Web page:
I spend a lot of time talking to IT professionals in banks across the US and Canada. Some large and global, others regional. As the CEO of a technology consultancy that works with financial institutions of all sizes, having varied conversations with our clients is a big part of my job. And I can tell you that almost every single one of them says the same thing: I’m so busy reacting to day-to-day issues that I just don’t have time to really plan for the future.
In other words, they’re always in a reactive mode as they deal with issues that range from minor (slow transaction processing) to major (catastrophic security breaches). But while playing whack-a-mole is critical to any bank, even a small shift in priorities can give CIOs and their teams the room to get ready for tomorrow rather than just focusing on today.
How to get out of reactive mode
Every bank technology person intuitively knows all this, of course, but it’s almost impossible for most to carve out the time to do any real planning. What they need are some ways to break the cycle. To that end, here are just a few suggestions for IT leaders, based on my experiences with bank IT organizations, to get out of reactive mode and start preparing for tomorrow.
Have a clear vision
A clear vision is important in all organizations. Knowing what we’re all marching towards not only helps keep teams focused and unified, but also ensures high morale and a sense of teamwork. The day-to-day menial tasks mean a lot more when understood in the context of the overall goal.
Break projects into smaller projects
As a runner, I’ve participated in my share of marathons, and what I can say is that I’ve never started one only to tell myself, “Okay, just 26.2 miles to go!” Rather, like most runners, I break the race down into digestible (and mentally palatable!) chunks. It starts with a 1 mile run. Then I work up to a 10k (about 6 miles), and so on, until I reach the final 5k.
Analogously, I’ve seen successful teams in large organizations do amazing things just by breaking huge, company-shifting tasks into smaller projects — smaller chunks that everyone can understand, get behind, and see the end of. Maybe it’s a three-week assessment to kick off a six-month work effort. Or maybe it’s a small development proof of concept before launching a huge software redeployment initiative slated to last months. Whatever the project, making things smaller allows people to enjoy the little successes, and helps keep teams focused.
Get buy-in from company leadership
IT leaders are constantly going to management asking for more money to fund their projects and operations. And a lot of times, management doesn’t want to give it to them. It’s a frustrating situation for both parties, to be sure, but consider that one of the reasons management might be so reluctant to divert even more money to IT is you have nothing to show them for all the cash they’ve put into it previously. In their minds, they keep giving you more money, but nothing really changes. You’re still putting out fires and playing whack-a-mole.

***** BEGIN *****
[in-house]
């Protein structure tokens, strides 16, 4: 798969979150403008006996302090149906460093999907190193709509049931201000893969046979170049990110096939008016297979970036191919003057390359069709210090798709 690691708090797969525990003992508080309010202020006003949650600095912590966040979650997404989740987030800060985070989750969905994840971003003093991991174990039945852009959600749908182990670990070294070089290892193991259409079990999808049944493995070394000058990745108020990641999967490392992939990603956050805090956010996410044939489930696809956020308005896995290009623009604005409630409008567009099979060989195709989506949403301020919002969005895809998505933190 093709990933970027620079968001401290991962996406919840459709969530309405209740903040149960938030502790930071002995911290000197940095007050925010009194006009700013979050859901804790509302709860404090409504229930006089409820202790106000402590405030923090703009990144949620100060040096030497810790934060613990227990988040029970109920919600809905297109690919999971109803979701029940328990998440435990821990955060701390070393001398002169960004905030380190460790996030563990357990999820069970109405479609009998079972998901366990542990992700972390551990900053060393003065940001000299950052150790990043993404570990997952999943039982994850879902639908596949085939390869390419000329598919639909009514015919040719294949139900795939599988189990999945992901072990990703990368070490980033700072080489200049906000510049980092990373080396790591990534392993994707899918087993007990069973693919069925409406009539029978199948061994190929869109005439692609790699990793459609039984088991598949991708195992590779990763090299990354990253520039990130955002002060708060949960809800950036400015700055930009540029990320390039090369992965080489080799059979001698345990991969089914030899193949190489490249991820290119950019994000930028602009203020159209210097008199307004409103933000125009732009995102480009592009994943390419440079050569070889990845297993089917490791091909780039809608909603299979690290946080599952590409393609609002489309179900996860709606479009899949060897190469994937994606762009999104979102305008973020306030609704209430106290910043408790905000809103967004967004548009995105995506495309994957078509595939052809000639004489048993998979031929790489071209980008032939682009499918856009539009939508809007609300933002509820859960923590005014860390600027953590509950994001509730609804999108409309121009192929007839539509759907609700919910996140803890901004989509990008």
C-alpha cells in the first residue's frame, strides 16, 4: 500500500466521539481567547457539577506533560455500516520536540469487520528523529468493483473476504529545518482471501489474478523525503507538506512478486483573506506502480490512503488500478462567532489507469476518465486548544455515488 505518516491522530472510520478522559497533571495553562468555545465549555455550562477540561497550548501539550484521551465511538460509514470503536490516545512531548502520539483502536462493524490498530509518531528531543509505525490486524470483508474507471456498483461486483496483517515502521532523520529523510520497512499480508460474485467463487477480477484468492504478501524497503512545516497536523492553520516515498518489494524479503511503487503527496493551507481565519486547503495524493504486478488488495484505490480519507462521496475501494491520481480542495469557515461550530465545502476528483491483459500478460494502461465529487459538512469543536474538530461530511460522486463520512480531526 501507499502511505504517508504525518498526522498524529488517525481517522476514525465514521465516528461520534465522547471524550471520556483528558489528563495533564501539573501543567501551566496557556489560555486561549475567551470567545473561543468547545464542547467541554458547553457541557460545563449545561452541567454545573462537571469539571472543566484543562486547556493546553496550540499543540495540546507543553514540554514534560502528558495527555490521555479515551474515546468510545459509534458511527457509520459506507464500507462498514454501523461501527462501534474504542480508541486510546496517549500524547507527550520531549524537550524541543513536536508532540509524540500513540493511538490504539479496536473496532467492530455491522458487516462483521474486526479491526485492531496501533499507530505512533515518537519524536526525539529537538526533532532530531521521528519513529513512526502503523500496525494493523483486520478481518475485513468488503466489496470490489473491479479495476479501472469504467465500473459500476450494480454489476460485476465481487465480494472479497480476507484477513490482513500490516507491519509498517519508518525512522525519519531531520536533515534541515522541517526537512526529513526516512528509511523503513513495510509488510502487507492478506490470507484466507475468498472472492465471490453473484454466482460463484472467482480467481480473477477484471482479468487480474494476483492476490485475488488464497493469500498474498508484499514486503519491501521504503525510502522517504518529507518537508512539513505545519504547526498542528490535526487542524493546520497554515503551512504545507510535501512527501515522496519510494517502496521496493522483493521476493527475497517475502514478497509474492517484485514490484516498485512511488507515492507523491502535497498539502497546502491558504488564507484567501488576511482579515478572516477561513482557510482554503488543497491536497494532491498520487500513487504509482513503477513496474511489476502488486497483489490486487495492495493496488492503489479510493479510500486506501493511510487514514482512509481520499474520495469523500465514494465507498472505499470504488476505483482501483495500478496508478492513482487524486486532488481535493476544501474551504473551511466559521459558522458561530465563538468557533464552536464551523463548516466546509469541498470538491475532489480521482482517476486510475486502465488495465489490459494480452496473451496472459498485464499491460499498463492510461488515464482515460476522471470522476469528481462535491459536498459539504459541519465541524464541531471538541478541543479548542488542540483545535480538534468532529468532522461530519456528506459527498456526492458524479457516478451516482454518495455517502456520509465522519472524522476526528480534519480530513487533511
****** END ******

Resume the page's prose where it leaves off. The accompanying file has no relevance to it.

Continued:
If, on the other hand, you’re able to show them a project that will ultimately improve operations (or improve the customer experience, or whatever your goal is) they’ll be a lot more likely to agree. As an IT leader, it’s your job to seek out these projects and bring them to business leaders’ attention.
Implement DevOps methodology
I find a lot of financial institutions are still stuck in the old ways of managing their application lifecycles. They tend to follow an approach — the so-called “waterfall” model — that’s horribly outdated. The waterfall model for building software essentially involves breaking down projects into sequential, linear phases. Each phase depends on the deliverables of the previous phase to begin work. While it sounds straightforward enough, the flaw with the waterfall model is that it doesn’t reflect the way software is actually used by employees and customers in the real world. The reality is, requirements and expectations change even as the application is being built, and a rigid methodology like the waterfall model lacks the responsiveness that’s required in today’s business environment.
To overcome these flaws, we recommend a DevOps methodology. DevOps combines software development with IT operations to shorten application development lifecycles and provide continuous delivery. In essence, DevOps practitioners work to increase communication between software development teams and IT teams, automating those communication processes wherever possible. This collaborative approach allows IT teams to get exactly what they need from development teams, faster, to do their job better. “Fail fast, fail often” is a common mantra. Encourage the failure, learn from it, and then iterate to improve.
DevOps is obviously a radical shift from the way many bank IT professionals are used to making and using enterprise software, and to really implement it right, you need someone well-versed in the practice. But implemented correctly, it has the capacity to kickstart an IT organization that’s stuck in a rut.
As an IT consultant, I’ve heard all the answers in the book for why your organization can’t seem to get ahead of the day-to-day. But these excuses are just that: excuses. If you’re an IT leader, by definition you have the power to change your organization. You just need to exercise it effectively.
Remember: our world of technology has three pillars: people, process, and technology. No stool stands on two legs, nor does IT. Understand these three complementary components, and you’re well on your way to transforming your organization.